MassChemSite provides 3 different workflows for the different chemical applications. 


Derivatization workflow is the simplest one. Accepts an unique compound as reactant and is aimed for derivatization reactions. The areas of interest of this workflow are organic synthesis procedures like late stage functionalization,(10) animal or plant based metabolism,(12-14) force degradation studies among others. To illustrate the usability of this workflow, an example of Late Stage Functionalization application is described below. 

Late-stage functionalization (LSF) is a chemical emerging as a trans-formative approach for drug discovery.(11) In LSF, the C-H bonds of drug leads or advanced intermediates are subjected to a number of chemical reactions in order to generate new analogues in few synthetic steps and therefore avoiding the time-consuming de Novo syntheses. In the way a great number of compounds could be obtained in order to rapidly understand structure-activity relationships (SAR), target selectivity, potential off-target liabilities, the metabolic soft spots and/or produce chemical biology probe molecules.

However, the strong point of accessing a great number of potential compounds from the derivatization of C-H bonds can also be one of the technique weak points since each reaction can lead to the formation of multiple regioisomeric products. The separation, purification and characterization of these closely related regioisomers is often slow and laborious, and therefore making LSF approaches less attractive that one could imagine. Therefore it is necessary to have in hand an efficient, simplified and if possible automatic analytical work flow that can provide structural information on the regiochemistry of C–H reaction starting from a crude reaction mixture prior to isolation. In this way the more laborious process of purification and structure confirmation could be done only in those samples with the highest-value. 

The problem of identifying (finding and assigning the chemical structure) regioisormers from a chemical reaction is not very different to the one found in drug discovery for the metabolite identification. High-resolution MS/MS techniques have long been employed in pharmaceutical research to determine sites of oxidative drug metabolism mediated by cytochrome P450 oxygenase enzymes.(1) These reactions typically involve the abstraction of an hydrogen atom and its replacement by an hydroxyl group, which is very similar to a C-H Functionalization done in LSF.

The comparison of the MS/MS fragmentation pattern of the parent molecule and the metabolites yield the site of metabolism (SoM). This process that typically was done manually and it was time consuming has recently being highly automatized using sophisticated data analysis software algorithms that aims to do the interpretation of tandem mass spectrometric data and assignment of individual fragment ions based on accurate mass and atom connectivity.(1-9) Due to the obvious synthetic similarities between metalloenzymecatalyzed C–H oxidation reactions and modern C–H functionalization methodologies, similar software algorithms, adapted to accommodate a broader array of C–H bond transformations, could be used to help in the structural elucidation for LSF. Finally these mass spectra derived techniques typically cannot get a single potential structure, since fragmentation of the molecules may not allow the discrimination between close atoms in the same molecular region. In this case the NMR prediction techniques could be used in order to select which of the proposed structures is the one compatible with the experimental spectra. One of the advantages of the analytical technique used is that it can work with very low concentrations, in general the metabolite concentrations that nowadays could be detected and identified are in the order of nano molar. Nevertheless in LSF the aim is to obtain a major product or a small list of potential products therefore, the peak finding is simpler in the LSF case than in metabolite identification.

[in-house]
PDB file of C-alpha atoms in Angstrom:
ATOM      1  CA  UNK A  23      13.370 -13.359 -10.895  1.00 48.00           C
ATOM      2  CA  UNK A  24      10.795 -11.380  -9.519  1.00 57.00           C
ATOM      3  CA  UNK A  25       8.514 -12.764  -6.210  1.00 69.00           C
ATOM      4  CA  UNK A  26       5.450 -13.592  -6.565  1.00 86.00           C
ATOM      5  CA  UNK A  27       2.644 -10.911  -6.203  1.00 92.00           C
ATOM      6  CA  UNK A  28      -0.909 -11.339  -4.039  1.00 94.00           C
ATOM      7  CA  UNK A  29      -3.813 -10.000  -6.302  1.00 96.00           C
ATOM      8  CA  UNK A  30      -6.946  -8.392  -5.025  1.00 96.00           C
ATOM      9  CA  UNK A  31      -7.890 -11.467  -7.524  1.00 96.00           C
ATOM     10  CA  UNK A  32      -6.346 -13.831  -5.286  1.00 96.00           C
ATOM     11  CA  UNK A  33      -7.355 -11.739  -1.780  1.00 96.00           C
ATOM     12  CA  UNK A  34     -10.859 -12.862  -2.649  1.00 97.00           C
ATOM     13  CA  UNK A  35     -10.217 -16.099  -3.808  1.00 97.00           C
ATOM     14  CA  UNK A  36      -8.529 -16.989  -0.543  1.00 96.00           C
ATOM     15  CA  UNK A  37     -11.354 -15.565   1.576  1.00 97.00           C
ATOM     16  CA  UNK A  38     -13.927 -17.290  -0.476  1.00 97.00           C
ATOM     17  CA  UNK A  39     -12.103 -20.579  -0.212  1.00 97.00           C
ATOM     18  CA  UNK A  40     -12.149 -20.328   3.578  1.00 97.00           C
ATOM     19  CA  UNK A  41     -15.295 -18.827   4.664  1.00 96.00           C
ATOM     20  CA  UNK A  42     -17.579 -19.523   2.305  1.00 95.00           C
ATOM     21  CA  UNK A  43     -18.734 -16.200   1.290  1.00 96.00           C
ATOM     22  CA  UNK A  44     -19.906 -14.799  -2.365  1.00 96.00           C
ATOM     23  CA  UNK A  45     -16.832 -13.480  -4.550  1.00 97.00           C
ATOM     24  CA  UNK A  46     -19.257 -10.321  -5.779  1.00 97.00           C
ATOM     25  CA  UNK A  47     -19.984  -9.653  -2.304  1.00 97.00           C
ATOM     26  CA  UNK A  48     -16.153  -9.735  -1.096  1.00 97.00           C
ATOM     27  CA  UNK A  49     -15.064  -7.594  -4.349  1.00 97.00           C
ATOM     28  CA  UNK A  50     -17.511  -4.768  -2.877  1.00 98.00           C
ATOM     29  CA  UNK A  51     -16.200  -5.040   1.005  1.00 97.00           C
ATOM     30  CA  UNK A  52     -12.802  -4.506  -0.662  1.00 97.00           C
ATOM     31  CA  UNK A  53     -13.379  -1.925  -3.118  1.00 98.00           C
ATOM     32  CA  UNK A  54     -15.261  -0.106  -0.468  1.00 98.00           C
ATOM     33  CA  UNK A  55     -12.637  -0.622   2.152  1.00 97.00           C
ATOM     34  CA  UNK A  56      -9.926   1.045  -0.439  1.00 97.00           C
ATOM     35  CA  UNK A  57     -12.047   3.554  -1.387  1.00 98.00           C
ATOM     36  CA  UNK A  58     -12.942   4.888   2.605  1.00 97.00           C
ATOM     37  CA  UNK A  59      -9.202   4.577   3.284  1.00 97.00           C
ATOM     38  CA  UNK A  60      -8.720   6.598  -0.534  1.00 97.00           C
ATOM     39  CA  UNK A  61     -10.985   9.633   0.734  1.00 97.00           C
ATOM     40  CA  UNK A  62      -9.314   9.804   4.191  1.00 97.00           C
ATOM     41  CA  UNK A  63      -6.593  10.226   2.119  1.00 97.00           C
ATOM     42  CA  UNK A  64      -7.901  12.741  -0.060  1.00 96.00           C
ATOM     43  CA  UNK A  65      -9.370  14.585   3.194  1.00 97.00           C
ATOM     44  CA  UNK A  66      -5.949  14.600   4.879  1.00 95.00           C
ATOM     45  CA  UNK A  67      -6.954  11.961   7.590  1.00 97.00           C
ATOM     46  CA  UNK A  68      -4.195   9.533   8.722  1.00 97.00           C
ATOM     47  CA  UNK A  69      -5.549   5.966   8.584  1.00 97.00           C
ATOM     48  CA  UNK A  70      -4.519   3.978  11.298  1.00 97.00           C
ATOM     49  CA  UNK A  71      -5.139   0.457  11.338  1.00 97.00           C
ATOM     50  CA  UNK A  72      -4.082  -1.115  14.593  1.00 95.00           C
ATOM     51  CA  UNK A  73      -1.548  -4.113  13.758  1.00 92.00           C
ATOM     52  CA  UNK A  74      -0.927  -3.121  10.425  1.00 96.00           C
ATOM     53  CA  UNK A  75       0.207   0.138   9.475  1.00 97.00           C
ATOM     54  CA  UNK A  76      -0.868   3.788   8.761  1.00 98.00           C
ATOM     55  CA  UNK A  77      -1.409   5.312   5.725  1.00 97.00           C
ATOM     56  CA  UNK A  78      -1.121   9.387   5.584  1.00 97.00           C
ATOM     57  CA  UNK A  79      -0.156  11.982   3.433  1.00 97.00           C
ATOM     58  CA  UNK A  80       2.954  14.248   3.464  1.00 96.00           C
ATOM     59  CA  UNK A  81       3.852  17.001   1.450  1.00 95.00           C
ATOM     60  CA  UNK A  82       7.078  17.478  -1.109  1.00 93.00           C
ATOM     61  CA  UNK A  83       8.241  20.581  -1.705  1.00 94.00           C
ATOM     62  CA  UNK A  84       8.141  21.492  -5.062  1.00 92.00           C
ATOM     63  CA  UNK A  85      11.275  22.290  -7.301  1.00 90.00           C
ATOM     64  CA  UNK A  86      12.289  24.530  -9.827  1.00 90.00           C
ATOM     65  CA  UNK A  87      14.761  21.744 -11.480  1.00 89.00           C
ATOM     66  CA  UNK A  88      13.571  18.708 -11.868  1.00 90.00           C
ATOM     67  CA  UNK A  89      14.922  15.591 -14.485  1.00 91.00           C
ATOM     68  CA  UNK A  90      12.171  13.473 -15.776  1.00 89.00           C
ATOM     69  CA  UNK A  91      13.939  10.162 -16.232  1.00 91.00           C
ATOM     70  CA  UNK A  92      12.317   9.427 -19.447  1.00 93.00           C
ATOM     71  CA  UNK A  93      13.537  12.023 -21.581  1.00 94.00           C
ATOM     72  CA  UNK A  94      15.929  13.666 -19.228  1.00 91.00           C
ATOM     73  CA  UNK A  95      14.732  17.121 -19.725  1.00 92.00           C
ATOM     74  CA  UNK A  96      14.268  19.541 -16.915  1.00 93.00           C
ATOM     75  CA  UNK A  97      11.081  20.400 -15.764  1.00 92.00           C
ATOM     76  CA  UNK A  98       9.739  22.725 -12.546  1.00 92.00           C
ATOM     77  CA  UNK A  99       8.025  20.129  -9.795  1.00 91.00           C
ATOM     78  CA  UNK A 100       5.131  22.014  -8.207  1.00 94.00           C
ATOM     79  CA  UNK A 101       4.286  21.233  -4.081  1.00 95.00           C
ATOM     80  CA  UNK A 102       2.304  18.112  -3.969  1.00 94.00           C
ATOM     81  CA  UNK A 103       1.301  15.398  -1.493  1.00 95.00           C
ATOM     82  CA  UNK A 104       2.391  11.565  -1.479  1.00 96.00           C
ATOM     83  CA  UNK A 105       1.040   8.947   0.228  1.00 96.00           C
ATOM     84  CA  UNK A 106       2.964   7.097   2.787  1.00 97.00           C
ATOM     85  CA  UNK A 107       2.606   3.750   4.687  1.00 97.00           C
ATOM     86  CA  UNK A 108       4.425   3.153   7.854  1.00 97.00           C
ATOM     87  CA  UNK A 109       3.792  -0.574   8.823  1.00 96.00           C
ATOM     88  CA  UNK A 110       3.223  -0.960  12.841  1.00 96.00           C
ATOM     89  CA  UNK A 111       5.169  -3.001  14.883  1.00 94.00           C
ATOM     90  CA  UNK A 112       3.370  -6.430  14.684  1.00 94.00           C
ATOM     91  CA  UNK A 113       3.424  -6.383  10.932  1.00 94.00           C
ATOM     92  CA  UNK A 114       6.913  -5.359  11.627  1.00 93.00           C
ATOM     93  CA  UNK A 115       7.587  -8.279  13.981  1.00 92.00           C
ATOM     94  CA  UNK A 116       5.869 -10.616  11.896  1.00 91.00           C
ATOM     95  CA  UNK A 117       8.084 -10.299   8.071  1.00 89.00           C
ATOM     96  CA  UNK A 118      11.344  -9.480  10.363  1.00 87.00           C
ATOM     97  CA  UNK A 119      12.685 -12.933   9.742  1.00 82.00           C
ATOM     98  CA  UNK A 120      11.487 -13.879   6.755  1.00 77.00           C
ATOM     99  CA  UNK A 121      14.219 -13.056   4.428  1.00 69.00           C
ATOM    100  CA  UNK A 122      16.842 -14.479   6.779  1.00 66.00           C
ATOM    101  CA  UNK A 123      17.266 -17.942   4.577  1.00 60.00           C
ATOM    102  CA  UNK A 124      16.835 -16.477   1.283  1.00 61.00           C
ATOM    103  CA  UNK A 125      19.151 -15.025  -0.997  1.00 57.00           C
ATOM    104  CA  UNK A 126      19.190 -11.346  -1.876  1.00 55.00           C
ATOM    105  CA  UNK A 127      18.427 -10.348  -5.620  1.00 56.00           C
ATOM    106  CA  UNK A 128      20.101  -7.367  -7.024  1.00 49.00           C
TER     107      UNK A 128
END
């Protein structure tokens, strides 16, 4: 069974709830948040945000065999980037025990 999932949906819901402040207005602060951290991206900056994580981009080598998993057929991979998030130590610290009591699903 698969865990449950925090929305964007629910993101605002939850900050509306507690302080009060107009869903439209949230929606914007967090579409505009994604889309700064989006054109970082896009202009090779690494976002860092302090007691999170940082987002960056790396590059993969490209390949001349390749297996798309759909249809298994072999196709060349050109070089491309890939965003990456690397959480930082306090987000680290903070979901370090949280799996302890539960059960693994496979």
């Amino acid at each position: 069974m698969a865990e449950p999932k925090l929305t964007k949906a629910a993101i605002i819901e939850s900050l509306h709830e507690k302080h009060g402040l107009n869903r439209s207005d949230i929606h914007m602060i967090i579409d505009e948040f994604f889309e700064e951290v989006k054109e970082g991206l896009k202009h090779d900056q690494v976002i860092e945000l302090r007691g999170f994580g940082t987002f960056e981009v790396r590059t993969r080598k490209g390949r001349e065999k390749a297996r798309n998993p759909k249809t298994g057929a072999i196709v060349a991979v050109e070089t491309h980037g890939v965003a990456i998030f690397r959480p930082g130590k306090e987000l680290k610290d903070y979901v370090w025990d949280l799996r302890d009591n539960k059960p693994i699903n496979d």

An example is shown for the chlorination of Risperidal in order to illustrate the strategy that can be followed in MassChemSite for LSF. Risperidal is a complex molecule that contains 27 C-H positions where a chlorination, replacement of a C-H bond by a C-Cl bond, could happen. The chlorinated compounds could be classified in 4 groups depending on the region of the chlorination as shown in the next figure. 

Background-Late-Stage Functionalization: Risperidal example. Adapted from Yao H, et al 


Background-Late-Stage Functionalization: Risperidal example. Adapted from Yao H, et al 

The chlorination reaction can be done under multiple conditions with different reactants and solvents. If one would like to isolate all the potential product to understand the best conditions to obtain the different regioisormers it would be a laborious task. Instead, this task could be simplified by using a synthesis in a plate form: 

96 well plate experiment. Four compounds per plate 


The experiments are done, and the plates are submitted directly to LC-MS analysis and MassChemSite process, yielding the following summary of products: 

Results from the chlorination. Adapted from K. Bateman presentation at the CPSA USA 2016 


In addition to the quantitative information, also a structural information is obtained for each reaction product: 

Structural elucidation from MassChemSite. Analysis of the multiple conditions.

Adapted from K. Bateman presentation at the CPSA USA 2016 


Therefore MassChemSite automatically finds a number of products related to the initial compound that undergoes one or more than one chlorination and it is able to localize the positions/regions where the reaction actually happens and also the experimental conditions that better produce the different compound of interest. 

Chemical Monitoring

In the Chemical Monitoring (CM) workout the user can monitor a reaction that has multiple reactants and multiple products. In this strategy MassChemSite is looking for the compounds that can be declared in a reaction file (Rxn) or a structure file (sdf), but also the derivatives that can be produced for any of the compounds using the reactions that are selected by the user. In this way the system could look for expected by-products. These are compounds which formation could be foreseen from the chemicals in the reaction media and the set of reactions made by the user. In order to show this innovative workflow, the reaction of the coupling of the 4,6-dichloro-5-Methylpyrimidine with the Phenylboronic acid in toluene/methanol and using as capitalizer the Palladium-triphenylphosphine (1:4) salt will be shown. 

Chemical Monitoring: Example of the chemical monitoring input file 


The user introduces the reaction into the system declaring all the reactants and expected products, but also the workflow enables the possibility to add custom reactions that can produce potential chemical modifications in the reaction mixture, like the ones shown in the following figure: